In the summer of 2012 the Galt Museum & Archives presented “Champions & Challenges in Sports”, an exhibition exploring the challenges and successes of local sports personalities including athletes, coaches and managers, officials, sponsors, game announcers, casual athletes, and fans. This month we present the sport of dragon boating.
When dragon boating season begins, hundreds of paddlers, steers, drummers, and coaches gear up for fun on the water. Originating in China more than 2,500 years ago, the sport has become a popular recreational activity around the world. Physiologist Dr. Donald McKenzie from UBC launched the first breast cancer survivor team in 1996 in Vancouver as a way for women to regain muscle strength and normalcy after surgery and treatments. In Lethbridge, dragon boating started with a group of women recovering from breast cancer. Before the Rotary Club purchased and donated official dragon boats, Abreast of ‘bridge and other local teams paddled in voyageur canoes. The four local Rotary Clubs and ATB Financial then stepped forward to sponsor a festival on Henderson Lake which started in 2002. By 2011 the local festival grew to be the largest in Alberta.
Karen Collin joined the sport as a team building activity with other City of Lethbridge employees in 2002. A founding member of Team ID (“Impavidus Draconis” or Fearless Dragon), she paddled with the team for several years prior to becoming assistant coach. In an effort to improve the skills of local dragon boaters, Dave Hunt and Karen agreed to become Head Coaches for the Lethbridge Festival, and have since achieved accreditation. They train paddlers, drummers, and sweeps to help them improve techniques, keep them safe on the water, and help them avoid injuries. They have also assisted people to overcome fears of water and of water birds.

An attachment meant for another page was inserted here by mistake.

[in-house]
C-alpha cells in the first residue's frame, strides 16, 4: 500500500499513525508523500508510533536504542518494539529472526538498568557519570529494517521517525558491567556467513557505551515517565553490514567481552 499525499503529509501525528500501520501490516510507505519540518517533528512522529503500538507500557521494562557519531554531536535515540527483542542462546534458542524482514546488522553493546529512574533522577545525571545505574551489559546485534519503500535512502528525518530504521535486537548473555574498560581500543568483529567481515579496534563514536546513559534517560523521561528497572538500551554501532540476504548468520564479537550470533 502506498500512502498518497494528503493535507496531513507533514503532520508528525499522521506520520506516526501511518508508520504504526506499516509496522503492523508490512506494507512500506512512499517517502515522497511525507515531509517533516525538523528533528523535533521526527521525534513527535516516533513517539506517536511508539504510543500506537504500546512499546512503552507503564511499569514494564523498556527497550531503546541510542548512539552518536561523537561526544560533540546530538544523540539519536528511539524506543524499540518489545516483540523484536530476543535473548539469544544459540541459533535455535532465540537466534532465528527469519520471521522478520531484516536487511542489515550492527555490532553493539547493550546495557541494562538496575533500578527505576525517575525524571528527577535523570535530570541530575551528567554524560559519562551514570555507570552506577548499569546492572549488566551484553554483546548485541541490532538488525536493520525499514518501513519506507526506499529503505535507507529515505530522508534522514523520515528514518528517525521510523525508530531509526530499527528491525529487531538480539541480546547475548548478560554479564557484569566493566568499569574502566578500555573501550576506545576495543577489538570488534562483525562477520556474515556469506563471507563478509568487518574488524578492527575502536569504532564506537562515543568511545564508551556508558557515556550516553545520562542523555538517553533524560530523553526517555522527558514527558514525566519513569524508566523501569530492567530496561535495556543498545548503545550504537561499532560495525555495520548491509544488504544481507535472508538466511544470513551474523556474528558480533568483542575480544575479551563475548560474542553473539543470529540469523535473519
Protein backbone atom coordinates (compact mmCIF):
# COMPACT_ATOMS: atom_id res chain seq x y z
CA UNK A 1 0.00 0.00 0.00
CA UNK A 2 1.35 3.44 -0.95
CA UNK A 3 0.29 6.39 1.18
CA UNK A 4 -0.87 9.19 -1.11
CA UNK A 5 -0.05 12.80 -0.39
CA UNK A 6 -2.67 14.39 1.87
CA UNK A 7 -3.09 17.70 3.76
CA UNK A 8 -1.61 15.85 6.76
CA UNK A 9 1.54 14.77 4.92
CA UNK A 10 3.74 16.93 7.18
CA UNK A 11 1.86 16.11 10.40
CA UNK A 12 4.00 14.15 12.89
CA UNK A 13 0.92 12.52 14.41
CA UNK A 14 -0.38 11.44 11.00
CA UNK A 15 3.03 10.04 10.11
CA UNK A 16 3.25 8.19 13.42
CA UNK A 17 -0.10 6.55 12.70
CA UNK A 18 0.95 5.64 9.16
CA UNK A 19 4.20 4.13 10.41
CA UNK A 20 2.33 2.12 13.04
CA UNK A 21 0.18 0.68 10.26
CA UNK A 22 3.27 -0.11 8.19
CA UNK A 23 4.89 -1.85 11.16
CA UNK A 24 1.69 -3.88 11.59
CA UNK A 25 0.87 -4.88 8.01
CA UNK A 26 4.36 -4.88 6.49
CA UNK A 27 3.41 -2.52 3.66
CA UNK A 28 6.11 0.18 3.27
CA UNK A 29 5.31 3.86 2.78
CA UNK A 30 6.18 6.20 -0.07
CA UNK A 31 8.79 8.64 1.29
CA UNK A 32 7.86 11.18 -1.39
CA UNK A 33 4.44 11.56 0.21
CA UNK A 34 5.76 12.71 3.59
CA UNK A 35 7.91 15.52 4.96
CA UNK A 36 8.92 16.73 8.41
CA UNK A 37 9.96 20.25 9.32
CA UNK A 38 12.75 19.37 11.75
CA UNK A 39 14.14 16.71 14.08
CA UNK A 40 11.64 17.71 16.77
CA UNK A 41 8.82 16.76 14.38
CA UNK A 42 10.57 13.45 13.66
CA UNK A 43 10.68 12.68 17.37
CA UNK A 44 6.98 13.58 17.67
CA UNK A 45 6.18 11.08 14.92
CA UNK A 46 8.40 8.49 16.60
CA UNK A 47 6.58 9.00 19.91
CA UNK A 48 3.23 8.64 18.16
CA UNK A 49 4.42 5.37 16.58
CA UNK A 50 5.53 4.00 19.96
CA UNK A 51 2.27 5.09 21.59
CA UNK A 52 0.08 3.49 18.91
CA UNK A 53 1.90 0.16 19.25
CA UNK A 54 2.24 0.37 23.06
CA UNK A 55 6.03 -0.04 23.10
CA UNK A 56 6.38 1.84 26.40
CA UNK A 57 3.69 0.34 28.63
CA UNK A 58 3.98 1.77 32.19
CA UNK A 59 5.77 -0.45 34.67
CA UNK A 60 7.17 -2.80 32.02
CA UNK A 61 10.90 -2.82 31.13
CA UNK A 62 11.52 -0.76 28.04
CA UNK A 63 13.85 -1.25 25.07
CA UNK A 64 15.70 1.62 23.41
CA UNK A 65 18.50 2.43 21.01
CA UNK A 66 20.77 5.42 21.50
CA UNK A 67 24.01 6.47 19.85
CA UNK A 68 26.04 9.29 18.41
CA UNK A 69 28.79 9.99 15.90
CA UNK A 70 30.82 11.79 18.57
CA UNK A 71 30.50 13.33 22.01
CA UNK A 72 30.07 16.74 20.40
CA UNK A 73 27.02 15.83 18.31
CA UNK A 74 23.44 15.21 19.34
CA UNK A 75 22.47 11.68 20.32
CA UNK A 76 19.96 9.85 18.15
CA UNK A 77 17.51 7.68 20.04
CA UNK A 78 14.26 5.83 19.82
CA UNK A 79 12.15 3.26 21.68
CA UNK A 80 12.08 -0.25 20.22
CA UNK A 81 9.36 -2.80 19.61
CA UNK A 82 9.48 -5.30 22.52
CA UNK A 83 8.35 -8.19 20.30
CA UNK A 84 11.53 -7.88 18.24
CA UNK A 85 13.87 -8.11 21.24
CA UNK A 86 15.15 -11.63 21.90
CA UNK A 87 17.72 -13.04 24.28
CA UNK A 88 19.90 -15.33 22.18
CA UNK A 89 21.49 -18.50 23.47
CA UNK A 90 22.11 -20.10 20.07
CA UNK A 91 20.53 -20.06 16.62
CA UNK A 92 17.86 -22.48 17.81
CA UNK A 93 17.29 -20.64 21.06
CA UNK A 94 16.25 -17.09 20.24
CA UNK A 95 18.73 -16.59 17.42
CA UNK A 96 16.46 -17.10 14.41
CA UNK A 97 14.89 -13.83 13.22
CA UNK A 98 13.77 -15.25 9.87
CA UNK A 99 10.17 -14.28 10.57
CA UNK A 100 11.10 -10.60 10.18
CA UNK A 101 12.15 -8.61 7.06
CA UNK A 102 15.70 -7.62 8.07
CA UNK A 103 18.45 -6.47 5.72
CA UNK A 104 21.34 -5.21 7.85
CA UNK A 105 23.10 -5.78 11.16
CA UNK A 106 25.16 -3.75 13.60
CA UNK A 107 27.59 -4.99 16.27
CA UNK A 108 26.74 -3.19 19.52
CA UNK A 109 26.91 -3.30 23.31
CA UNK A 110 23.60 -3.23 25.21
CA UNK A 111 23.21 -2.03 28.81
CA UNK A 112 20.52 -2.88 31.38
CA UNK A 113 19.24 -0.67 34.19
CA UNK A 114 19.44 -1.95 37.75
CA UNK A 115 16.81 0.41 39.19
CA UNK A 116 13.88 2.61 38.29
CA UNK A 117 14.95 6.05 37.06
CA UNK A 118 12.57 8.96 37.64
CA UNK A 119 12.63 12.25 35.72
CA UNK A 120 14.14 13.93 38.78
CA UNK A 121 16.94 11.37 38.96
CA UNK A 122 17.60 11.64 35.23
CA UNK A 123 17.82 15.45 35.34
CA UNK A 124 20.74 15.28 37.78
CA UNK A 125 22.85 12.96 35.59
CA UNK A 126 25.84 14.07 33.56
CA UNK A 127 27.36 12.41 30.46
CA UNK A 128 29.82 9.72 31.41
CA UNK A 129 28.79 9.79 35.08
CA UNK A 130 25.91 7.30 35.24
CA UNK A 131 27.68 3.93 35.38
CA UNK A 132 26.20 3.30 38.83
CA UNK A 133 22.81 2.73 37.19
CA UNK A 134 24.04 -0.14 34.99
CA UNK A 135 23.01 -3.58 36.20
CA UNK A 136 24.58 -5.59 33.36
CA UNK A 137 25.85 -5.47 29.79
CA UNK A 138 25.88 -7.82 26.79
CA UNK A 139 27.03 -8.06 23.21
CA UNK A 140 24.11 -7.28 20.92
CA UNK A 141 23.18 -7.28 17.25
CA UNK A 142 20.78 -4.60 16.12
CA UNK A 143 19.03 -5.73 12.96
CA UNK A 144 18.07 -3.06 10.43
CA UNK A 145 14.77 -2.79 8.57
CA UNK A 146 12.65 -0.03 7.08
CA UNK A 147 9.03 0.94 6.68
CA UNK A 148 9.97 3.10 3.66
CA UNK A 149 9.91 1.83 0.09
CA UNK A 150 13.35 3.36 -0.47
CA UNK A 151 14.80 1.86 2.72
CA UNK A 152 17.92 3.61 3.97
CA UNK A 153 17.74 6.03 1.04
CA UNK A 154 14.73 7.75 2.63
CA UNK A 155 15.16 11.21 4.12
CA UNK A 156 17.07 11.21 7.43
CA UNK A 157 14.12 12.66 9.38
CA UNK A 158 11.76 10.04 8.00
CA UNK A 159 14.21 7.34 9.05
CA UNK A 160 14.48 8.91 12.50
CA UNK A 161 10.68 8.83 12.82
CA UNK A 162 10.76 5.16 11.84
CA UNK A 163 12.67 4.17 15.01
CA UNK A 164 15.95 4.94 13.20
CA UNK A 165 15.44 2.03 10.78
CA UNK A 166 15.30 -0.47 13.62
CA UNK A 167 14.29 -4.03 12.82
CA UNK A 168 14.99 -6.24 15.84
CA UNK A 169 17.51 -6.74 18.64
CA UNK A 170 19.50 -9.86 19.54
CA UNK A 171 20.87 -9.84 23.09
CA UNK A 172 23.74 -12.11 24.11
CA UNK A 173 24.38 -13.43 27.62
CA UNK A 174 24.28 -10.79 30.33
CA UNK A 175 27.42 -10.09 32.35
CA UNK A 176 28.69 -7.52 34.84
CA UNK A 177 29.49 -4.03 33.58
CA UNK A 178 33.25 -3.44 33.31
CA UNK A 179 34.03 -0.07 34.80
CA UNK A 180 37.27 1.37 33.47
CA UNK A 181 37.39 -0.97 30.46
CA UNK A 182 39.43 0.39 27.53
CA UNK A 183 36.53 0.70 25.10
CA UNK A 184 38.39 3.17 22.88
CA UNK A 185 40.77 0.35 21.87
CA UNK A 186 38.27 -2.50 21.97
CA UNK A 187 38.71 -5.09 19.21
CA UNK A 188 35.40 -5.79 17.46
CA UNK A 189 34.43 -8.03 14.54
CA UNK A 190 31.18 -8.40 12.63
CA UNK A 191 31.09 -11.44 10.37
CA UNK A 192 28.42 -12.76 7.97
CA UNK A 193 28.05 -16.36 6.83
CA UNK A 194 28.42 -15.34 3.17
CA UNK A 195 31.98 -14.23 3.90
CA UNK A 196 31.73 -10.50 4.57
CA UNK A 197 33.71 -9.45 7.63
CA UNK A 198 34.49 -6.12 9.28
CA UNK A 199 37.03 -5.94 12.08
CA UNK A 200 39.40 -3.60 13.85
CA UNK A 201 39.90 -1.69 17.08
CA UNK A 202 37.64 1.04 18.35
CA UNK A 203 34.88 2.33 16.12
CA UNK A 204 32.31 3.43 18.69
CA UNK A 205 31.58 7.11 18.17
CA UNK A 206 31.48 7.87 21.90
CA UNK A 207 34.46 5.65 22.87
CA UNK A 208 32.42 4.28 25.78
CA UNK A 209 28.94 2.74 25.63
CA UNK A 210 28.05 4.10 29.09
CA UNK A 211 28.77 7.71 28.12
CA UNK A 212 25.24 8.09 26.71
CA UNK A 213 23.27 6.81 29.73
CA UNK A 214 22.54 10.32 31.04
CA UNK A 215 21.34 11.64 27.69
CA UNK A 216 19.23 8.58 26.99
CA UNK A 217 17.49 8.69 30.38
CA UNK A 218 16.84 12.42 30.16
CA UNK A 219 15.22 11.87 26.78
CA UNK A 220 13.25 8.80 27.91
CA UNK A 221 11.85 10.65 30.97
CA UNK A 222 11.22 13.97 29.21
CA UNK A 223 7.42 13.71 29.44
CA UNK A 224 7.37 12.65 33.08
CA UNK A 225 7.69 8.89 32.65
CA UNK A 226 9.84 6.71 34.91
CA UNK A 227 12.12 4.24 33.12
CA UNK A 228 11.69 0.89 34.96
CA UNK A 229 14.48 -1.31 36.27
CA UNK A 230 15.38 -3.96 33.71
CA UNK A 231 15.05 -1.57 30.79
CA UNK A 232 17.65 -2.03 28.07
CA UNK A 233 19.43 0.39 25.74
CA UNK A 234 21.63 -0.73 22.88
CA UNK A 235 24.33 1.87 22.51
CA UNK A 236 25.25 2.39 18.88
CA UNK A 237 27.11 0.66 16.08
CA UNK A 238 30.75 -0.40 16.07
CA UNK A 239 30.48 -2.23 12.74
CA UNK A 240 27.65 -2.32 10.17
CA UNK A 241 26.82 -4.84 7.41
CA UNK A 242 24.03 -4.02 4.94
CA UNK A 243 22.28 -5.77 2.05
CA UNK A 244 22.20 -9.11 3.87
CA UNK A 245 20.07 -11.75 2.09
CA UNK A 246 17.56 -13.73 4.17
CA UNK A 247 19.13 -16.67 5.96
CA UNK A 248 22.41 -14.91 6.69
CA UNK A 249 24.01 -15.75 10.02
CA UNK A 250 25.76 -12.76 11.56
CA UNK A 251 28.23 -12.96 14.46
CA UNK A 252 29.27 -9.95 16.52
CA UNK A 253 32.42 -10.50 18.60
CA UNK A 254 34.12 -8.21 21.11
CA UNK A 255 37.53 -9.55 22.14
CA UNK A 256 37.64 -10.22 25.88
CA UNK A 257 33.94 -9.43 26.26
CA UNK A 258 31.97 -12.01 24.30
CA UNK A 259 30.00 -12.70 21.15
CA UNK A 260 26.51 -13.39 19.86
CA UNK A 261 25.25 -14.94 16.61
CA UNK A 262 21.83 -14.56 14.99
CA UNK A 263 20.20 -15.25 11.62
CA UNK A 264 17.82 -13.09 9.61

Dragon boating is a sport with great camaraderie which develops through practices and expands during the festivals. Many teams in Lethbridge continue to get together year round to work out and socialize. Good luck to all the teams participating in this week’s Festival!
On July 9, a Café Galt presentation will look at how another sport, lacrosse, became tied to nationalist ambitions, and will focus on the 1920s team the Native Sons of Canada. For details, visit www.galtmuseum.com.